More than a half-century ago, when a prominent Bay Area heiress commissioned a home for a sprawling property studded with old-growth oaks and redwoods, she had one thing in mind: entertaining on a grand scale. Decades later, when a young couple purchased the property and began designing a new residence, they approached it with a different perspective: creating a comfortable family abode. They hired architect Charlie Barnett, designer Heather Hilliard and builder Matt Gomez to create a dwelling that would accommodate their modern lifestyle—complete with a gym and sauna, a media room, his-and-her offices, and a bunk room and playroom for their young children.
After determining the family’s needs couldn’t be met by the existing home, Barnett and design associate Gilberto Floresta decided to create a new, two-story structure with an elegant scale and a tempered formality. Working with the original residence’s classical, U-shaped courtyard footprint, they created a floor plan divided into distinct public and private zones. At the center, a two-story foyer—accessed by three glass entry doors and flanked by twin staircases—opens onto a living room with an almost 18-foot-tall window wall that “gives you an axial perspective of the site from the start,” Barnett explains. “This procession of spaces into the south-facing courtyard makes the house feel alive.”
The homeowners had a clear vision of their new abode’s aesthetic: “They wanted a very classic, timeless white house,” says Barnett, who paired white stucco- and French limestone-clad exterior walls with a black slate roof and steel windows that lend a sense of modernity to the structure’s traditional shapes and proportions. Inside, Hilliard, senior designer Fleur Keyes and Barnett collaborated on clean interpretations of traditional details, from the living room’s 24-foot-tall, coffered ceiling—which builder Matt Gomez’s team finished Michelangelo-style from atop rolling scaffolding—to wall paneling “that pays homage to traditional Shaker paneling, but is just 3/16 of an inch thick,” Gomez says. “We had to reinvent how we put it all together.” The thin profile “feels very fresh and contemporary,” says Hilliard, who amplified the effect in the dining room and study with atmospheric blue-gray paint colors, which also created “moments of intimacy in the sprawling house,” she says. “You feel really enveloped in the color and in the space.”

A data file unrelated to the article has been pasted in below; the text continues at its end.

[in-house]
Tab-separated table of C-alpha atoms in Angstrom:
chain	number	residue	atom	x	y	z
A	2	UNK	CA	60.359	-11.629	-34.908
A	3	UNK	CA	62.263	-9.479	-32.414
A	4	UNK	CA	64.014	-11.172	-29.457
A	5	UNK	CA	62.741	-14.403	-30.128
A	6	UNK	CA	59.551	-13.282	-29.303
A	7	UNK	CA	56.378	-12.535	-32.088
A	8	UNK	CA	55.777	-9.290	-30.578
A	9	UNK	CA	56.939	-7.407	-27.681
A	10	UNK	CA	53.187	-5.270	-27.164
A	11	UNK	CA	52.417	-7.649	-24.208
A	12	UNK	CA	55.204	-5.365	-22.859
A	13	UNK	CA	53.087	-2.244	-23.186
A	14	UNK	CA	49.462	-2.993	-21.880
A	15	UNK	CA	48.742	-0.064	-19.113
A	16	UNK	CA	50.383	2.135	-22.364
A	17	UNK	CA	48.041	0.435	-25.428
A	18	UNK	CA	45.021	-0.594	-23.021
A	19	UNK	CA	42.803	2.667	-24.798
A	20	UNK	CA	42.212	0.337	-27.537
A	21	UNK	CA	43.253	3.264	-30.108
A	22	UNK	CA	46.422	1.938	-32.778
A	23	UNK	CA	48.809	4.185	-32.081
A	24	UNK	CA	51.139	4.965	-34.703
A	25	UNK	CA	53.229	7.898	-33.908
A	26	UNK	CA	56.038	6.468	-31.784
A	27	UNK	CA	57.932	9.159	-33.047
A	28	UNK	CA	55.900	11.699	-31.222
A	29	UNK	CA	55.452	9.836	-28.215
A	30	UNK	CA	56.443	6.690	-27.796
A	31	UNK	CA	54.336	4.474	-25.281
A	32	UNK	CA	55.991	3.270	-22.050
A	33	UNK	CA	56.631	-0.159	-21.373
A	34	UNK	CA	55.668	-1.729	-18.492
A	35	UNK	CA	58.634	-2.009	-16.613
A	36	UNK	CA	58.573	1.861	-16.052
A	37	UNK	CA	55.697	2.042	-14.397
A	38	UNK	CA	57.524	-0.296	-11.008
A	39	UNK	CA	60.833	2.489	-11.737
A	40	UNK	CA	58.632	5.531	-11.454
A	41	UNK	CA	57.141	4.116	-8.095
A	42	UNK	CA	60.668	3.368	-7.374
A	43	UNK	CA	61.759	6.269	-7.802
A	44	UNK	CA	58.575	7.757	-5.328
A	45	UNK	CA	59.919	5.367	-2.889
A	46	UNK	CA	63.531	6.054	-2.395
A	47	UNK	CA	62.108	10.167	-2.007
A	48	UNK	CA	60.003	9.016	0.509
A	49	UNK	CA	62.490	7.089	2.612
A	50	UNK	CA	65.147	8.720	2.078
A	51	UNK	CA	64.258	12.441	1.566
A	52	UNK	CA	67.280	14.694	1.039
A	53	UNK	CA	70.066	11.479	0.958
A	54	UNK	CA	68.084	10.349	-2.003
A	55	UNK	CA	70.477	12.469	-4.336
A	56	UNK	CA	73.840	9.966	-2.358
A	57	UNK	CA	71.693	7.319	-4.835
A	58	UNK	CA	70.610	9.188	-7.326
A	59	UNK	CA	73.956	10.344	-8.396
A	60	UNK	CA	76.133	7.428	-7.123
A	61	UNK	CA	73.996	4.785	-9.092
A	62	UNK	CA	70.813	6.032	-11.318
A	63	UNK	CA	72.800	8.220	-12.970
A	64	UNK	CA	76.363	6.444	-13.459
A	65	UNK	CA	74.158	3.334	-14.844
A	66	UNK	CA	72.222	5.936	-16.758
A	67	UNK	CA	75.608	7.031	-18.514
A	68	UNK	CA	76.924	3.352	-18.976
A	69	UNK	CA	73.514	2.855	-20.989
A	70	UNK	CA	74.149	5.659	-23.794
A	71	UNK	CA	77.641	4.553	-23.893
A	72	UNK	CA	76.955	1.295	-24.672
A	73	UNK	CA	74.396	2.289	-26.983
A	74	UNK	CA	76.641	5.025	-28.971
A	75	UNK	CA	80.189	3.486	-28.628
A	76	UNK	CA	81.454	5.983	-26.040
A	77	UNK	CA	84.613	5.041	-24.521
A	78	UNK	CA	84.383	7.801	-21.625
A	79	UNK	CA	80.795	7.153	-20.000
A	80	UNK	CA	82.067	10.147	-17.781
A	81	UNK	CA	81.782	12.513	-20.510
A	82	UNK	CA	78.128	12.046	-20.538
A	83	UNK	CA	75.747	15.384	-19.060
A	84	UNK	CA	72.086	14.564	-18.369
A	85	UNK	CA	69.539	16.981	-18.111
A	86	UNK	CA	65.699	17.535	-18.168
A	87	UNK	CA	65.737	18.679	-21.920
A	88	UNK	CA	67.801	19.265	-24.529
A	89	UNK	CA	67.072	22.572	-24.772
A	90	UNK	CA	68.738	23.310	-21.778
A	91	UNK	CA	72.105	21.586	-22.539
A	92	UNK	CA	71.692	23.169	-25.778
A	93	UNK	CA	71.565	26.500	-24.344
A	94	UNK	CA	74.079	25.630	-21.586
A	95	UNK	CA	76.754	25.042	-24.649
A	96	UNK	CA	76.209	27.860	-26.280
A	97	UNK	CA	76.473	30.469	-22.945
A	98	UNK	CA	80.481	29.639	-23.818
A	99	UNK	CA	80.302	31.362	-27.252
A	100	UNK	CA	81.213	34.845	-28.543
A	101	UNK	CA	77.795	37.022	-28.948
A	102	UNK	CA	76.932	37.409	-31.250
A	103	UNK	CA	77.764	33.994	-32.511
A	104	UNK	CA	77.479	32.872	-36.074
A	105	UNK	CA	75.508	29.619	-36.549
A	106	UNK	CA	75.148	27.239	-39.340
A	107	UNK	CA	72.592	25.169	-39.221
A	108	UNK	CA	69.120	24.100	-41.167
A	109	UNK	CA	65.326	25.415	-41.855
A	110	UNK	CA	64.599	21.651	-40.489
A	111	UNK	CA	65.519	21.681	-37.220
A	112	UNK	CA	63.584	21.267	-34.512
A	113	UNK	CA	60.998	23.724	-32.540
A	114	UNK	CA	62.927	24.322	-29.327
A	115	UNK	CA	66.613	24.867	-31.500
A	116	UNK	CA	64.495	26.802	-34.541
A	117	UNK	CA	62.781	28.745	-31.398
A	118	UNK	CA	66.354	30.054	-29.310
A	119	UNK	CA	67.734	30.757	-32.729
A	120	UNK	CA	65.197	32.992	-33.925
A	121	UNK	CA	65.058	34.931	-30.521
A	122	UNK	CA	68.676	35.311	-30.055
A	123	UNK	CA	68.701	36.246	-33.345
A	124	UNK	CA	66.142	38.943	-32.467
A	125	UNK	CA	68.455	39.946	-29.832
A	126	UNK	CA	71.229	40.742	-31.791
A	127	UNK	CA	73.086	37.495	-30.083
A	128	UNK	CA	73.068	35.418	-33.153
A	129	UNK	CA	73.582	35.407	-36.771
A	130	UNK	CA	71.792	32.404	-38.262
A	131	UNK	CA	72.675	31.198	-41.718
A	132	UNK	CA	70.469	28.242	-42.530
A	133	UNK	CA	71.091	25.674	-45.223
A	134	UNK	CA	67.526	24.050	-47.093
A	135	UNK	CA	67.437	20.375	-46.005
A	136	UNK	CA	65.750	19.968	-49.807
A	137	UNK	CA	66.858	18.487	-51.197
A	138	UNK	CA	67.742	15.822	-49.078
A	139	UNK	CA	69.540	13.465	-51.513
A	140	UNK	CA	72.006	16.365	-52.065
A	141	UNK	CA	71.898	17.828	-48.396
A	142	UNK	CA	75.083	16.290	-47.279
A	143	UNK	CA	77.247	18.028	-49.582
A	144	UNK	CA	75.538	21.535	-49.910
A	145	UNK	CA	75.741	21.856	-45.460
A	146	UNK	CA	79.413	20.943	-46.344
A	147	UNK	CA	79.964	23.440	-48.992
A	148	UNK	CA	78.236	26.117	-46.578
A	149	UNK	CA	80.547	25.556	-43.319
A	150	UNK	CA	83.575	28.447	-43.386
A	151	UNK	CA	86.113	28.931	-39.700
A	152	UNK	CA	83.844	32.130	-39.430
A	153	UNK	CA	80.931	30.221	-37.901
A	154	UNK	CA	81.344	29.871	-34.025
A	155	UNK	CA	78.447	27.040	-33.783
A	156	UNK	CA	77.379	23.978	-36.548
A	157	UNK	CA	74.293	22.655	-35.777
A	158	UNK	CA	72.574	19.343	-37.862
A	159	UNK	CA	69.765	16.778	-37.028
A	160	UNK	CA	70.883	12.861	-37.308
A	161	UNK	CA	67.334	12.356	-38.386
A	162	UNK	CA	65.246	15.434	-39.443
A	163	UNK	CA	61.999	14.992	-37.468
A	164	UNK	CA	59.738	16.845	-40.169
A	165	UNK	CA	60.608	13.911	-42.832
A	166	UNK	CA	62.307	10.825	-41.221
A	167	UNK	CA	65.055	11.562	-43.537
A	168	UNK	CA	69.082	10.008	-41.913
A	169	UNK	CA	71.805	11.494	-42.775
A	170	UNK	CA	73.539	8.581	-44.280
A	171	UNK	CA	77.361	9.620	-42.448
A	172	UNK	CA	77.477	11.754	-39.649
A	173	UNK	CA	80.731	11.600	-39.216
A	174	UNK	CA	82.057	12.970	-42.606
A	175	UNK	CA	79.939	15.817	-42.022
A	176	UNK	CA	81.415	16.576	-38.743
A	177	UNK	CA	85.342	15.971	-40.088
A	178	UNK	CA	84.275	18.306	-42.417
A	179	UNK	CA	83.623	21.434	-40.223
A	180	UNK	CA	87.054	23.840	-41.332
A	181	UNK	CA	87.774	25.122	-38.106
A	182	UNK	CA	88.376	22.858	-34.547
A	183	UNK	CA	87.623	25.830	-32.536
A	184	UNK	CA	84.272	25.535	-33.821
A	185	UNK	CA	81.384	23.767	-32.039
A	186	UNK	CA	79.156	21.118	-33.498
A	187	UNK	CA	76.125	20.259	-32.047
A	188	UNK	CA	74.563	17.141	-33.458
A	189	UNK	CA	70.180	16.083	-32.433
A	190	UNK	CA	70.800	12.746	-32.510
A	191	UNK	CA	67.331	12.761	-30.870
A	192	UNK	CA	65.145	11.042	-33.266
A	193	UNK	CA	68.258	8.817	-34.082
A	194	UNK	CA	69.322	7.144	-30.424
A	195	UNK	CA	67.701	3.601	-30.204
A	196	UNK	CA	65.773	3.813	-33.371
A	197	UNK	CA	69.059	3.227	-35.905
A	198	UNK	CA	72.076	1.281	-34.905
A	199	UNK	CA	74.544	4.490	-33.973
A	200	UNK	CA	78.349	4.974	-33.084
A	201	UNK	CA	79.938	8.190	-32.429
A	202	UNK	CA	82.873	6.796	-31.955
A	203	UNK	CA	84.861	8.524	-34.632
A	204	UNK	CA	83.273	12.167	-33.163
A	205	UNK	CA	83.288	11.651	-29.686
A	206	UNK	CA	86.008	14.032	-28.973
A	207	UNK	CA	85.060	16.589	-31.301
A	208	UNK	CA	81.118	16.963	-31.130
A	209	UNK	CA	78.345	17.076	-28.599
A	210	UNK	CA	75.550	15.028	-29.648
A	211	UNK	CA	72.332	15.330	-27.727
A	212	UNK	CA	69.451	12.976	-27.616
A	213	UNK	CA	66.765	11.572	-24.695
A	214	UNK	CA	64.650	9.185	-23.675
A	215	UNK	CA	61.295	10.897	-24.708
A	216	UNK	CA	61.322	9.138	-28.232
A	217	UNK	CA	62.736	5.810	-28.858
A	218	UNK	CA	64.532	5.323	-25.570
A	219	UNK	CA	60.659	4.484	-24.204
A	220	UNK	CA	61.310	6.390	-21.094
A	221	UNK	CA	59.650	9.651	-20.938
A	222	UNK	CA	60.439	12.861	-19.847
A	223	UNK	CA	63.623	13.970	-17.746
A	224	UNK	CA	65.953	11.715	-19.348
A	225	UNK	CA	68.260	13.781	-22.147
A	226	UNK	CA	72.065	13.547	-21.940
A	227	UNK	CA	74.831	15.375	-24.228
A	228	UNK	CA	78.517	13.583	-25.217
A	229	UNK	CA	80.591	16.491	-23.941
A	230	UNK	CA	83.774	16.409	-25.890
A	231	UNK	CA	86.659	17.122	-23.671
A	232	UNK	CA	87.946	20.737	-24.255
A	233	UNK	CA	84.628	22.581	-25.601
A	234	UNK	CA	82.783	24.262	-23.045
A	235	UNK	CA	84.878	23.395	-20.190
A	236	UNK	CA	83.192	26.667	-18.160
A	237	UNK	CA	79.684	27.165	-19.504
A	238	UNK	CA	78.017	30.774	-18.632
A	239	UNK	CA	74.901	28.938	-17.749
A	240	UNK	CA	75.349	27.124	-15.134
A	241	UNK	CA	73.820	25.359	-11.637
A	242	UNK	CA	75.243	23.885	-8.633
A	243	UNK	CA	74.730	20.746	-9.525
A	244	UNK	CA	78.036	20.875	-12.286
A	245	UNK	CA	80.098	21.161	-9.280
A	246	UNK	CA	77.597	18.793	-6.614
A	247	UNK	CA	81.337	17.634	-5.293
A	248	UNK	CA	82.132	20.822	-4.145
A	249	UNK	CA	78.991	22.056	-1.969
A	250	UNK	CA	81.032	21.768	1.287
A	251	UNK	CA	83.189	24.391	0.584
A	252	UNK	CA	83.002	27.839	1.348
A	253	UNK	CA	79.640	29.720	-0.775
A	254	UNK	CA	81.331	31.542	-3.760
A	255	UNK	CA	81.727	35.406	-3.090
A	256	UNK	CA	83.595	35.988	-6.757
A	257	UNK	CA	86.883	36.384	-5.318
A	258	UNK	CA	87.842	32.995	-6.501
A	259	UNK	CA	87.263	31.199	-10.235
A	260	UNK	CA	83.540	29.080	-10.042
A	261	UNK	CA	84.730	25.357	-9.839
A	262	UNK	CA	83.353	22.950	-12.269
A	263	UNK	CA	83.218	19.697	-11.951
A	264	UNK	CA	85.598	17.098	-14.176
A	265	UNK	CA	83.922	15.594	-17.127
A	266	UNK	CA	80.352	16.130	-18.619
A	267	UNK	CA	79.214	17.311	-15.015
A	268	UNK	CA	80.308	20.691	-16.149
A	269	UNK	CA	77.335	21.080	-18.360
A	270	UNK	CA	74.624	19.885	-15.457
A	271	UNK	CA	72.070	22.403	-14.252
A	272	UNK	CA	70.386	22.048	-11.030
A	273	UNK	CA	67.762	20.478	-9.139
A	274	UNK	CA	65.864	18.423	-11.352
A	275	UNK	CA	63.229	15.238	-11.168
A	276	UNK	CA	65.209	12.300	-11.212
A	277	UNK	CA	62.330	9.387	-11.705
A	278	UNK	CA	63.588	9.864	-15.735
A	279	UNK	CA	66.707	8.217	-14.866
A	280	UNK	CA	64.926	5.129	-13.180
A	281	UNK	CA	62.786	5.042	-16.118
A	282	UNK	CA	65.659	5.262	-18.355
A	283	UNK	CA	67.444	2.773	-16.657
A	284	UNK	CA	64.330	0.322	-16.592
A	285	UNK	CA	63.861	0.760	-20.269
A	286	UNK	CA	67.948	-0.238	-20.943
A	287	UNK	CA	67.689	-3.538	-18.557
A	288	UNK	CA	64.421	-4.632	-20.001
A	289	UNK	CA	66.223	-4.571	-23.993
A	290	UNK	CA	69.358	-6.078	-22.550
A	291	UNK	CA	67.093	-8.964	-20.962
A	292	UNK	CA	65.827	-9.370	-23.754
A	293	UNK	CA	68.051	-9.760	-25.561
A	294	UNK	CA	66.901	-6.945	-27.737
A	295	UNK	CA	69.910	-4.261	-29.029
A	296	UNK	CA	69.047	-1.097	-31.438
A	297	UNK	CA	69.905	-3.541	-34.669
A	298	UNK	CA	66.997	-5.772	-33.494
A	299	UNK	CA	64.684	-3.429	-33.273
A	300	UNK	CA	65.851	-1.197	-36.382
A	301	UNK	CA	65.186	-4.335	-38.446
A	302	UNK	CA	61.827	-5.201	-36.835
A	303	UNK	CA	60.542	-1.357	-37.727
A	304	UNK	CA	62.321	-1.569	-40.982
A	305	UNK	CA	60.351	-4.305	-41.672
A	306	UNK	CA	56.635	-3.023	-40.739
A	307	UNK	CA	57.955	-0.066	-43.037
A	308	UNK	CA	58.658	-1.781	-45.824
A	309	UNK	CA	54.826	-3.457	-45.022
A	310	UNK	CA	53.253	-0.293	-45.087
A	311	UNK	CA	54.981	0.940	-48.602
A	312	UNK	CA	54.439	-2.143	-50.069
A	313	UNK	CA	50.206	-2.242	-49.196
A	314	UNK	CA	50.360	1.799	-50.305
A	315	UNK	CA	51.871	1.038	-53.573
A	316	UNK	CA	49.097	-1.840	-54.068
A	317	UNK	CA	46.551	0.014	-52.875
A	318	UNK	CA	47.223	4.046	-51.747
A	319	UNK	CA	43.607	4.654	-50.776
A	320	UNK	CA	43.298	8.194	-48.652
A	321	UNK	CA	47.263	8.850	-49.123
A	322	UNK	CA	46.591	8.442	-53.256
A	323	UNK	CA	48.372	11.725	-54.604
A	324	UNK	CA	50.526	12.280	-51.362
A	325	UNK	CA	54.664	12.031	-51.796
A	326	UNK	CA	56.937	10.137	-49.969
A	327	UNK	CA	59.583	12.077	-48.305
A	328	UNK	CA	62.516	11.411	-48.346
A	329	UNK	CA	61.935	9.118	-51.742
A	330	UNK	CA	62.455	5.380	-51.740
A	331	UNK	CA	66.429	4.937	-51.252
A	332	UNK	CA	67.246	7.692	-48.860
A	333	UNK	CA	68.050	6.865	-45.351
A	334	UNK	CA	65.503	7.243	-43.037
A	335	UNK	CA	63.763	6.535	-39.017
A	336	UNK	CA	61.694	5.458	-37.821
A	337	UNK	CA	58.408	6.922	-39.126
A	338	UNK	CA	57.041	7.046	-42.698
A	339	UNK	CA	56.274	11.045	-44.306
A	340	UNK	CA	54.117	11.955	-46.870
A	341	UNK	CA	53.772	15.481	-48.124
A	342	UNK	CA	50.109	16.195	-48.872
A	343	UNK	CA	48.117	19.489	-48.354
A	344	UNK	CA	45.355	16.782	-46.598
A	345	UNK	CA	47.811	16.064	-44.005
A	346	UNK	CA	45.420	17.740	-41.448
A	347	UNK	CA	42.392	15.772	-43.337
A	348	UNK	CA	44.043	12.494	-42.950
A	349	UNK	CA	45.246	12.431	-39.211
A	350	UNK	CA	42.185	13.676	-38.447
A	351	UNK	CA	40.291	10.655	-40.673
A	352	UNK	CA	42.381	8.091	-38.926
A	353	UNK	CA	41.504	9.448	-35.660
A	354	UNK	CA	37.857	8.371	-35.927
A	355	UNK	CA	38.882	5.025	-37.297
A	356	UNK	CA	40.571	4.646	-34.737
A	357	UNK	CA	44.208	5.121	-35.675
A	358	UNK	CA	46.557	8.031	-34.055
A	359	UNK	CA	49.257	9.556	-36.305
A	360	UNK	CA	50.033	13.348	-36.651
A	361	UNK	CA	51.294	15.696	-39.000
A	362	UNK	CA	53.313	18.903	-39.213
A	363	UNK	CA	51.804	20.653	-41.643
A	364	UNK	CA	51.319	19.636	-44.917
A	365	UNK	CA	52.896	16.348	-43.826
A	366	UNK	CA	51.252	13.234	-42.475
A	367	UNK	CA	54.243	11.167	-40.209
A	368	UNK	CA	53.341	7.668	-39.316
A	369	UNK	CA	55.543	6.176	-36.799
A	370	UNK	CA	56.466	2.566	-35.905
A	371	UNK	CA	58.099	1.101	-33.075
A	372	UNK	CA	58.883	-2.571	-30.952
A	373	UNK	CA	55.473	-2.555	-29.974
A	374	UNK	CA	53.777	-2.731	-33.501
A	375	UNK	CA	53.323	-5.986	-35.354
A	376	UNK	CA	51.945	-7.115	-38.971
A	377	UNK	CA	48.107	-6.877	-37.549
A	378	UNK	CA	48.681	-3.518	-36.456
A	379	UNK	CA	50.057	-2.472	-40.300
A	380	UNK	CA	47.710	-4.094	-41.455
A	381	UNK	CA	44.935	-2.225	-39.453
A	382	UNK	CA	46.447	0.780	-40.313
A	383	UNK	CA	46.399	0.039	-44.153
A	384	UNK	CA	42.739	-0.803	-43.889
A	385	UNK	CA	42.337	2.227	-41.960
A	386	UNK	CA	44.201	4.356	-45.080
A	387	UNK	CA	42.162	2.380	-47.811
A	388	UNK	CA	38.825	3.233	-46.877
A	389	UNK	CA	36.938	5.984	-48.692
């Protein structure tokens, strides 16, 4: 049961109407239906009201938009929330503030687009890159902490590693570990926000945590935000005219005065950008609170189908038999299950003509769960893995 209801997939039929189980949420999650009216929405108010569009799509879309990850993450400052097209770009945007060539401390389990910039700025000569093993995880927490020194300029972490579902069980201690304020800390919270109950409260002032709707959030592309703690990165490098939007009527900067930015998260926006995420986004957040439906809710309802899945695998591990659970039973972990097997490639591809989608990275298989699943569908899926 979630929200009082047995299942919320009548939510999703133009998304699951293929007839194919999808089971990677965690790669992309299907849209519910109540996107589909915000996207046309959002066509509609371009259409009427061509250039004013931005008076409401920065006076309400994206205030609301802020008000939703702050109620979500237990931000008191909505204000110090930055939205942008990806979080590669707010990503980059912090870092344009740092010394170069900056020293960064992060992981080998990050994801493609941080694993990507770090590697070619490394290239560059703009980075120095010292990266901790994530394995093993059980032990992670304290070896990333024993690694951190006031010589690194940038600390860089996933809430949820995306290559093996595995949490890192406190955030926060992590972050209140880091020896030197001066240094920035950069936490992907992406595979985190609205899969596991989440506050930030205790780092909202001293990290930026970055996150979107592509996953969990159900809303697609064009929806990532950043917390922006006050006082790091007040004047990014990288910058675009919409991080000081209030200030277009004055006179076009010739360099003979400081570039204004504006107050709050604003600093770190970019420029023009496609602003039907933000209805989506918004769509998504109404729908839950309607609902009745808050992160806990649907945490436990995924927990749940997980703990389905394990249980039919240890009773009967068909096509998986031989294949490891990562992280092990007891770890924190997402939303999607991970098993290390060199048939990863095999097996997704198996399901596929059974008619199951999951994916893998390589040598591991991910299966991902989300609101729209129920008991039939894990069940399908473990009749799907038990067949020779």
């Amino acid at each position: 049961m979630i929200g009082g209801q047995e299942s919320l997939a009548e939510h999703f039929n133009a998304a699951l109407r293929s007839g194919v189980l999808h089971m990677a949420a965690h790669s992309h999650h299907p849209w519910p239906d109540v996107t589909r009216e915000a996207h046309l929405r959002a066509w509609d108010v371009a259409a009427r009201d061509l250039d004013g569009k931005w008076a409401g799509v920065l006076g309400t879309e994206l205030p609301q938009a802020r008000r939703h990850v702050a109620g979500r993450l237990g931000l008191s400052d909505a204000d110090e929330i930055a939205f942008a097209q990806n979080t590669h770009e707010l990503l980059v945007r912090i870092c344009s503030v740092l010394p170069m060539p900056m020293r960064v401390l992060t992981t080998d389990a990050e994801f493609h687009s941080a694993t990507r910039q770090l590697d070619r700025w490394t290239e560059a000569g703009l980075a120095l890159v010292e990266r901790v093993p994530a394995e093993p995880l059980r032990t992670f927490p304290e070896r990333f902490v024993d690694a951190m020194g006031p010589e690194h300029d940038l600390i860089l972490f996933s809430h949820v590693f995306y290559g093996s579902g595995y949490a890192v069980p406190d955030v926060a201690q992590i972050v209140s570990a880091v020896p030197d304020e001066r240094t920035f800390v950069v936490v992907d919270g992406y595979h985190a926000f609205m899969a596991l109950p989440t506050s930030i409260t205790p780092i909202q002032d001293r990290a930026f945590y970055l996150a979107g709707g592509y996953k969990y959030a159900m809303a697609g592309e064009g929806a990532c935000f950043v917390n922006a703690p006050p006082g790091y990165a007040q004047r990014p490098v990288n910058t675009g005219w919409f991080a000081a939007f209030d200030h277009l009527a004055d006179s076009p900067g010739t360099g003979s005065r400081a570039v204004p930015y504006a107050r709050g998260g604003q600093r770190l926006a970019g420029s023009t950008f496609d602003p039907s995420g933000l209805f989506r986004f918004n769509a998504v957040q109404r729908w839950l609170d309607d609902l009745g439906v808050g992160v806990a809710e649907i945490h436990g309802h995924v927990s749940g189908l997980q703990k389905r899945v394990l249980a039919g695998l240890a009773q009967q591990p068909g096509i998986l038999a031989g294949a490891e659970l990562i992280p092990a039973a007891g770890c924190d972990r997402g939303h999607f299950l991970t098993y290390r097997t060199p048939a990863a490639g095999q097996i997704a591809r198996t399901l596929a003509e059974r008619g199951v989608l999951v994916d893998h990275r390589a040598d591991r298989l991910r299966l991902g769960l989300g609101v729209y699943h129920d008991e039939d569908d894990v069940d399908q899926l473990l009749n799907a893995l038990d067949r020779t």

In the living room, three distinct groupings of furniture—in blue and gray wools, bouclés and mohairs mixed with creamy-hued parchments, linens and leathers—create a sense of coziness. Before the limestone fireplace, a teak armchair holds court with a tufted sofa and curvaceous armchairs. On the other side of the room, an intimate conversation area and game table are anchored by a carved-wood credenza designed to look like an antique. “I think it’s so important to have a mix of new and custom pieces and a few antiques to create a layered look that feels collected,” Hilliard says. Which is why, in addition to scouring the New York, Paris and Bay Area showrooms, the designers invited their client on a tour of Los Angeles shops. “We met her at 7:30 a.m. one day and said, ‘I hope you brought your running shoes,’”Hilliard recalls. “We covered a lot of ground looking for interesting pieces and she was really game for it.” The day’s finds include an Arrow pendant by Apparatus that illuminates the study’s plush upholstered chairs that “make you want to sit for a long time,” Hilliard says.
In the family wing, which overlooks a new pool and pool house, there’s a shift to lighter tones, including soft-white marble countertops and cabinetry in the kitchen, and cool-gray and warm-taupe furnishings under the family room’s tongue-and-groove wood ceiling. “The wife is blond, with sparkly blue eyes, so you can imagine how great she looks in these colors,” Hilliard says. “We always want our clients to look good in their homes.”
It’s clear the design team wanted them to feel good as well. “What’s key to this house is that it’s comfortable for informal family gatherings, but you can also picture a very elegant party happening in the living room and courtyard,” Barnett says. So, although this property’s history had a more imposing beginning, its future is all about laid-back California living.